pugnacity of the whale shark, rhincodon

Download Pugnacity of the Whale Shark, Rhincodon

Post on 07-Apr-2017

217 views

Category:

Documents

3 download

Embed Size (px)

TRANSCRIPT

  • Pugnacity of the Whale Shark, RhincodonAuthor(s): J. L. B. SmithSource: Copeia, Vol. 1967, No. 1 (Mar. 20, 1967), p. 237Published by: American Society of Ichthyologists and Herpetologists (ASIH)Stable URL: http://www.jstor.org/stable/1442210 .Accessed: 04/12/2014 20:26

    Your use of the JSTOR archive indicates your acceptance of the Terms & Conditions of Use, available at .http://www.jstor.org/page/info/about/policies/terms.jsp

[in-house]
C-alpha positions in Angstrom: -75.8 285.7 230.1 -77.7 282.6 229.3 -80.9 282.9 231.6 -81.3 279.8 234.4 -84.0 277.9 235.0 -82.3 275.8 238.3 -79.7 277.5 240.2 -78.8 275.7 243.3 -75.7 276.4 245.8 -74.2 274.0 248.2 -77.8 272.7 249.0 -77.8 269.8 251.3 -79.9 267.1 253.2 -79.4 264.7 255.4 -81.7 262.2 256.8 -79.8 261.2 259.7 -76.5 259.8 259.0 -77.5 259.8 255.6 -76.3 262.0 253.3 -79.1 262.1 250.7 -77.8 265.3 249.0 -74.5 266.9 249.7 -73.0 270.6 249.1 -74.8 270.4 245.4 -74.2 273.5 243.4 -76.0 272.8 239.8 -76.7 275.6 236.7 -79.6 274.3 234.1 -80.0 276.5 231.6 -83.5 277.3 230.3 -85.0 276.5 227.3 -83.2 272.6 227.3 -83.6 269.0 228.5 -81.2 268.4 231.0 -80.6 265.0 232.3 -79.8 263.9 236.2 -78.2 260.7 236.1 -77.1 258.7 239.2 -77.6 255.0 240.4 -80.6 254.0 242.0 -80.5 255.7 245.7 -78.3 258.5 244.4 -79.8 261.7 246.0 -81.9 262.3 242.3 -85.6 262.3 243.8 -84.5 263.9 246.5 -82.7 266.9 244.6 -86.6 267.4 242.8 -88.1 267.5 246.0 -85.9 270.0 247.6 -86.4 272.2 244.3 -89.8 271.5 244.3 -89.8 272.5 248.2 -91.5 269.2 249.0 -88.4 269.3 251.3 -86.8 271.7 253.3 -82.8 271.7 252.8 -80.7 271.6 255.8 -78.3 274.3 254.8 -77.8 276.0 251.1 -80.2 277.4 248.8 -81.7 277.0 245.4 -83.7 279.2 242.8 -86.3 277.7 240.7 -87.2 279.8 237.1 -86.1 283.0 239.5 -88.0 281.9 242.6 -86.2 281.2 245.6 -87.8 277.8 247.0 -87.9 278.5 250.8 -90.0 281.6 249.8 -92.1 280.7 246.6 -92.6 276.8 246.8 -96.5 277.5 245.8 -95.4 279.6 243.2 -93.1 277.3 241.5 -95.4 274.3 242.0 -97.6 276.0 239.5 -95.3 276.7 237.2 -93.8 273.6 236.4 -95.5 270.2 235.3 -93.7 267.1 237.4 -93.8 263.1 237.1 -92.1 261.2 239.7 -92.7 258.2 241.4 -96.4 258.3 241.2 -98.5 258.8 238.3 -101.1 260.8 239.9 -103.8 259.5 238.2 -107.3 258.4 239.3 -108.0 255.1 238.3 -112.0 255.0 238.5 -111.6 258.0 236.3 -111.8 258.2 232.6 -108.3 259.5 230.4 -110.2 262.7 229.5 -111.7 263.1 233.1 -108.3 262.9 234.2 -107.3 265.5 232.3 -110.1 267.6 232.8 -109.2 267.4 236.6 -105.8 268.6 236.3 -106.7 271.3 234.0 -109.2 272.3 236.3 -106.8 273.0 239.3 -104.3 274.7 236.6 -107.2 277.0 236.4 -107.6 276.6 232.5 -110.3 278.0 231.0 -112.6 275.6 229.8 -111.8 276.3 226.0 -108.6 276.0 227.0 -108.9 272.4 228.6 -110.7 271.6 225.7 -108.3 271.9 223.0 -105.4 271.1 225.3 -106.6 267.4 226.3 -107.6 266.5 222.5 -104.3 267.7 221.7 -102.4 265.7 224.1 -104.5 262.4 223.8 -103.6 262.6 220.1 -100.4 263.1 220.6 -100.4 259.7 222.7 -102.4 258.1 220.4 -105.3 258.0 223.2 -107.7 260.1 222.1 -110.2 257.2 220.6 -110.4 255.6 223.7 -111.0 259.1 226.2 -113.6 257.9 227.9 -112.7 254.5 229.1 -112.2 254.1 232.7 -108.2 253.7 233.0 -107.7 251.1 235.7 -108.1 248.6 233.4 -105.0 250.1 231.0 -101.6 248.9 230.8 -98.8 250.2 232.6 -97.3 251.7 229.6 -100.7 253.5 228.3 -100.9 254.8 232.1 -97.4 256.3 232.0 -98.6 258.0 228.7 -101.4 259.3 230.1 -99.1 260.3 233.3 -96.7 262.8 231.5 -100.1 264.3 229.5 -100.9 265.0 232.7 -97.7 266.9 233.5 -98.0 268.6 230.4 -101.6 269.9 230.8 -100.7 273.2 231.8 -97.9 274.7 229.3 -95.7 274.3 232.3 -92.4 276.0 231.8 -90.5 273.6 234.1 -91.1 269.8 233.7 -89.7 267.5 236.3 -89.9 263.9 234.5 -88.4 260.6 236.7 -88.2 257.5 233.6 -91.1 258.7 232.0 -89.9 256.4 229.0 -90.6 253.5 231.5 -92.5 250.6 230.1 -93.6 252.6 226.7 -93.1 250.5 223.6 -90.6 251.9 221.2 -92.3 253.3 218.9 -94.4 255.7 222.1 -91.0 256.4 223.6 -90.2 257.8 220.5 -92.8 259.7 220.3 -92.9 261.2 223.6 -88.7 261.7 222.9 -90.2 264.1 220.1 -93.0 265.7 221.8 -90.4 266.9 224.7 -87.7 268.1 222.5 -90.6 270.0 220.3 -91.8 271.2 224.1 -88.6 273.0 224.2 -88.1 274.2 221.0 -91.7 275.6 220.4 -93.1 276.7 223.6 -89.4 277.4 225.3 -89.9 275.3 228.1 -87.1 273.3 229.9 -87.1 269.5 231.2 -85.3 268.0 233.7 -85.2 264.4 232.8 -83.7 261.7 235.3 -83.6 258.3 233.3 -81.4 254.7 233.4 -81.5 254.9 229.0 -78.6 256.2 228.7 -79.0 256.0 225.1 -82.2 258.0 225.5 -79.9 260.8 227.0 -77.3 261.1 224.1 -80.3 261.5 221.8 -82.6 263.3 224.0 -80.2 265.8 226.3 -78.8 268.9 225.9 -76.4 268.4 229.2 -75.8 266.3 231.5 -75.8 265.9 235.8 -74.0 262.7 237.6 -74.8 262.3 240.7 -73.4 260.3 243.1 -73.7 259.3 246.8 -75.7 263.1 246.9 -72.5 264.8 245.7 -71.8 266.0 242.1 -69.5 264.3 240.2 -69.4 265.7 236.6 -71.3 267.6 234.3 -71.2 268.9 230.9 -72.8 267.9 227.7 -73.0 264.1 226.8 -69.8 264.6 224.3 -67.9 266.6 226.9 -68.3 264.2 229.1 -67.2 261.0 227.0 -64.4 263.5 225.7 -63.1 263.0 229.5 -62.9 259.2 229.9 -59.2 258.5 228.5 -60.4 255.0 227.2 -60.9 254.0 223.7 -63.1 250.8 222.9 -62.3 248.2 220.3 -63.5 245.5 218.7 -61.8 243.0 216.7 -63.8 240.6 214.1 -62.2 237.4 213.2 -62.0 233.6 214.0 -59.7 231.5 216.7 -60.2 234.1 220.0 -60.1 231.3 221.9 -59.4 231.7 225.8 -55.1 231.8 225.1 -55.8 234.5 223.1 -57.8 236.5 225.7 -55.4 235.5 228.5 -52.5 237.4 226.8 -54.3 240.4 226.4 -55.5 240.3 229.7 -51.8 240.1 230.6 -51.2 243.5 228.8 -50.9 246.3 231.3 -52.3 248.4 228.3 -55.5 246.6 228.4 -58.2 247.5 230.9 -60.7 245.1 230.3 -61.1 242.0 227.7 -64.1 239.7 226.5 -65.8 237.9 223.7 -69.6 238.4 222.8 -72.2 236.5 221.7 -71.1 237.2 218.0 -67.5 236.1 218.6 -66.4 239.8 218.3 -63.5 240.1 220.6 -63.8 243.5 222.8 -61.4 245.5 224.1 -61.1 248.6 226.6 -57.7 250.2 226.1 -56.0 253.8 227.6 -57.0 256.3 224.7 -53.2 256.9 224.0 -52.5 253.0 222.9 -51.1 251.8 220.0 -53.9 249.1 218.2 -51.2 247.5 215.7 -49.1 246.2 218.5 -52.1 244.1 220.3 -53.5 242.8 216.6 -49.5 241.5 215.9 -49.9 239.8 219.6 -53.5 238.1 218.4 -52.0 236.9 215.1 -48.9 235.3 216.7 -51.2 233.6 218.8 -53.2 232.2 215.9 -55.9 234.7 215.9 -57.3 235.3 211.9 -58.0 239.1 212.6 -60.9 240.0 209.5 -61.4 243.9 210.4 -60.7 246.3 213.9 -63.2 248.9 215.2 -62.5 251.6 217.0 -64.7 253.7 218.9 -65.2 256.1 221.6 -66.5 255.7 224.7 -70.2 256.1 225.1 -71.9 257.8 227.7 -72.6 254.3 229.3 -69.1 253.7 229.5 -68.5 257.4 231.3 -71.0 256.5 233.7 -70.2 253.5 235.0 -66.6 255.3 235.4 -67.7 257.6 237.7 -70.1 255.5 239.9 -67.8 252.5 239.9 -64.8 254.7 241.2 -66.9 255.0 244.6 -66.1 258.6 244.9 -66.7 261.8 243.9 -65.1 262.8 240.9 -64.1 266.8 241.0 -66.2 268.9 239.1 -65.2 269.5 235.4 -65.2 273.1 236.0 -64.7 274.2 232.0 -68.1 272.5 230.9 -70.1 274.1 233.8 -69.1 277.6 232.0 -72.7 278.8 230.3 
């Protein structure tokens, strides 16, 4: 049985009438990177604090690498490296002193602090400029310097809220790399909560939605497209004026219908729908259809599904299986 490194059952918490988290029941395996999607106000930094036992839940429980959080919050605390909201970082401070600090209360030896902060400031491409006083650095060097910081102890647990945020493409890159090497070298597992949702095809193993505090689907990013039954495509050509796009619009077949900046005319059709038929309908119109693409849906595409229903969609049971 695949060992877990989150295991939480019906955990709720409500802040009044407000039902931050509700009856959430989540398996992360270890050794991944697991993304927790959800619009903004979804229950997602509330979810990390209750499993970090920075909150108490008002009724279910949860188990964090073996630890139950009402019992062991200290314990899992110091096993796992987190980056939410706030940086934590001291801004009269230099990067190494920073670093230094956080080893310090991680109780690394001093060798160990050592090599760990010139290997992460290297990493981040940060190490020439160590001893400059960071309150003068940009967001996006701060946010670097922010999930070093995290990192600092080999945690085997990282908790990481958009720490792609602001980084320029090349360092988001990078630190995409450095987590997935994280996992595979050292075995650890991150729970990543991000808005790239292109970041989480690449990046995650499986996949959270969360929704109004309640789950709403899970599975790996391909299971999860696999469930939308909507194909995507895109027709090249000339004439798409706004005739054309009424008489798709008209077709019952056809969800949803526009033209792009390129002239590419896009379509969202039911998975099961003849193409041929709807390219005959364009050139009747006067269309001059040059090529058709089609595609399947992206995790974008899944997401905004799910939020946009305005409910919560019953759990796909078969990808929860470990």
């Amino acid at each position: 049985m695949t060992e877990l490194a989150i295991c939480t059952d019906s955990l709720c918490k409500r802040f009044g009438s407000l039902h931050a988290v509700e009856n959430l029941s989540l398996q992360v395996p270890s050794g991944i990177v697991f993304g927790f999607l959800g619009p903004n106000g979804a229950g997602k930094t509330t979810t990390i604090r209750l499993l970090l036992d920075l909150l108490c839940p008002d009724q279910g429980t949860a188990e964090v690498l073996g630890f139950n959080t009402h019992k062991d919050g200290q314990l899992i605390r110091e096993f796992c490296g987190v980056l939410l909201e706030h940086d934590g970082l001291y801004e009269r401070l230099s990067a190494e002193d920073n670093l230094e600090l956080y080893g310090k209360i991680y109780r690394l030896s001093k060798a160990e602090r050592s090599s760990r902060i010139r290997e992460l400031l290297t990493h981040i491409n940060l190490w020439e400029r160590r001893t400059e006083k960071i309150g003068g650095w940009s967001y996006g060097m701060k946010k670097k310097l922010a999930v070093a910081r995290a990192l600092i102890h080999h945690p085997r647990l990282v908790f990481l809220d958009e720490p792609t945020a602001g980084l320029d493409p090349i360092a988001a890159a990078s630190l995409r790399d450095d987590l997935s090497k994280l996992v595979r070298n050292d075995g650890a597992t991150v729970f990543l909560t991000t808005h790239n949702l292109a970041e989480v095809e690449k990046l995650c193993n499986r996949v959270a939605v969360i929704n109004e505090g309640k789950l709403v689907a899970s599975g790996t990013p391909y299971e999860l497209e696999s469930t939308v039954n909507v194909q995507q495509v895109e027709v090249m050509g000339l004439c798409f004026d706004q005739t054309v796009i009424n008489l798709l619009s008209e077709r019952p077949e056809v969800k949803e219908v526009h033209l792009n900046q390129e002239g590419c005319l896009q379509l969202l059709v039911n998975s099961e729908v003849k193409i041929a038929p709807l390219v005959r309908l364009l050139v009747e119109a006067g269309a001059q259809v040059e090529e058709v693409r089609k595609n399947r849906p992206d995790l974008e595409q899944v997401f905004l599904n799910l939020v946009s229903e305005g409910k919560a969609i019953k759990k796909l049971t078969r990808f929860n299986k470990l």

.JSTOR is a not-for-profit service that helps scholars, researchers, and students discover, use, and build upon a wide range ofcontent in a trusted digital archive. We use information technology and tools to increase productivity and facilitate new formsof scholarship. For more information about JSTOR, please contact support@jstor.org.

    .

    American Society of Ichthyologists and Herpetologists (ASIH) is collaborating with JSTOR to digitize,preserve and extend access to Copeia.

    http://www.jstor.org

    This content downloaded from 169.230.243.252 on Thu, 4 Dec 2014 20:26:22 PMAll use subject to JSTOR Terms and Conditions

    http://www.jstor.org/action/showPublisher?publisherCode=asihhttp://www.jstor.org/stable/1442210?origin=JSTOR-pdfhttp://www.jstor.org/page/info/about/policies/terms.jsphttp://www.jstor.org/page/info/about/policies/terms.jsp

  • ICHTHYOLOGICAL NOTES ICHTHYOLOGICAL NOTES